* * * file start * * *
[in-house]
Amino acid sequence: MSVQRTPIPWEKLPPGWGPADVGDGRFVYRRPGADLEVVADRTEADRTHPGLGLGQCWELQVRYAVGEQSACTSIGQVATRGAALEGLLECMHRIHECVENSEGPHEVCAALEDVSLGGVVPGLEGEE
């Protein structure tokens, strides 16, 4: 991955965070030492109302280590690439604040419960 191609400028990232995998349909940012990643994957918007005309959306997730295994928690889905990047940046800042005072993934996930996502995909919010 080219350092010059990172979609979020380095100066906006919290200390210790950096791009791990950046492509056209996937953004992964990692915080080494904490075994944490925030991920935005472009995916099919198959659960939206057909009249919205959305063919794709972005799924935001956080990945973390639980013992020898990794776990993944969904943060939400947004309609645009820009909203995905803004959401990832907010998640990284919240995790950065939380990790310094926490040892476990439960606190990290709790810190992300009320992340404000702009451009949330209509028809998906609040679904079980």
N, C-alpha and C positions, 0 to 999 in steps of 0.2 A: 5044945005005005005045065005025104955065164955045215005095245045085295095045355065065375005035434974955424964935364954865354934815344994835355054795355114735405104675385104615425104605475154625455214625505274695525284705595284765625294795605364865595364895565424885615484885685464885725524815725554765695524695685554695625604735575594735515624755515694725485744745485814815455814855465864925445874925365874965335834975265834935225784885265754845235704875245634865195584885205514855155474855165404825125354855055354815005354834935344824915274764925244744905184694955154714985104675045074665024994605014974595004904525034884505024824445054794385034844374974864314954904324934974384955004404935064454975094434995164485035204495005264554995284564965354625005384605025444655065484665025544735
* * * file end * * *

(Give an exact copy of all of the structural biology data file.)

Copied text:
[in-house]
Amino acid sequence: MSVQRTPIPWEKLPPGWGPADVGDGRFVYRRPGADLEVVADRTEADRTHPGLGLGQCWELQVRYAVGEQSACTSIGQVATRGAALEGLLECMHRIHECVENSEGPHEVCAALEDVSLGGVVPGLEGEE
């Protein structure tokens, strides 16, 4: 991955965070030492109302280590690439604040419960 191609400028990232995998349909940012990643994957918007005309959306997730295994928690889905990047940046800042005072993934996930996502995909919010 080219350092010059990172979609979020380095100066906006919290200390210790950096791009791990950046492509056209996937953004992964990692915080080494904490075994944490925030991920935005472009995916099919198959659960939206057909009249919205959305063919794709972005799924935001956080990945973390639980013992020898990794776990993944969904943060939400947004309609645009820009909203995905803004959401990832907010998640990284919240995790950065939380990790310094926490040892476990439960606190990290709790810190992300009320992340404000702009451009949330209509028809998906609040679904079980």
N, C-alpha and C positions, 0 to 999 in steps of 0.2 A: 5044945005005005005045065005025104955065164955045215005095245045085295095045355065065375005035434974955424964935364954865354934815344994835355054795355114735405104675385104615425104605475154625455214625505274695525284705595284765625294795605364865595364895565424885615484885685464885725524815725554765695524695685554695625604735575594735515624755515694725485744745485814815455814855465864925445874925365874965335834975265834935225784885265754845235704875245634865195584885205514855155474855165404825125354855055354815005354834935344824915274764925244744905184694955154714985104675045074665024994605014974595004904525034884505024824445054794385034844374974864314954904324934974384955004404935064454975094434995164485035204495005264554995284564965354625005384605025444655065484665025544735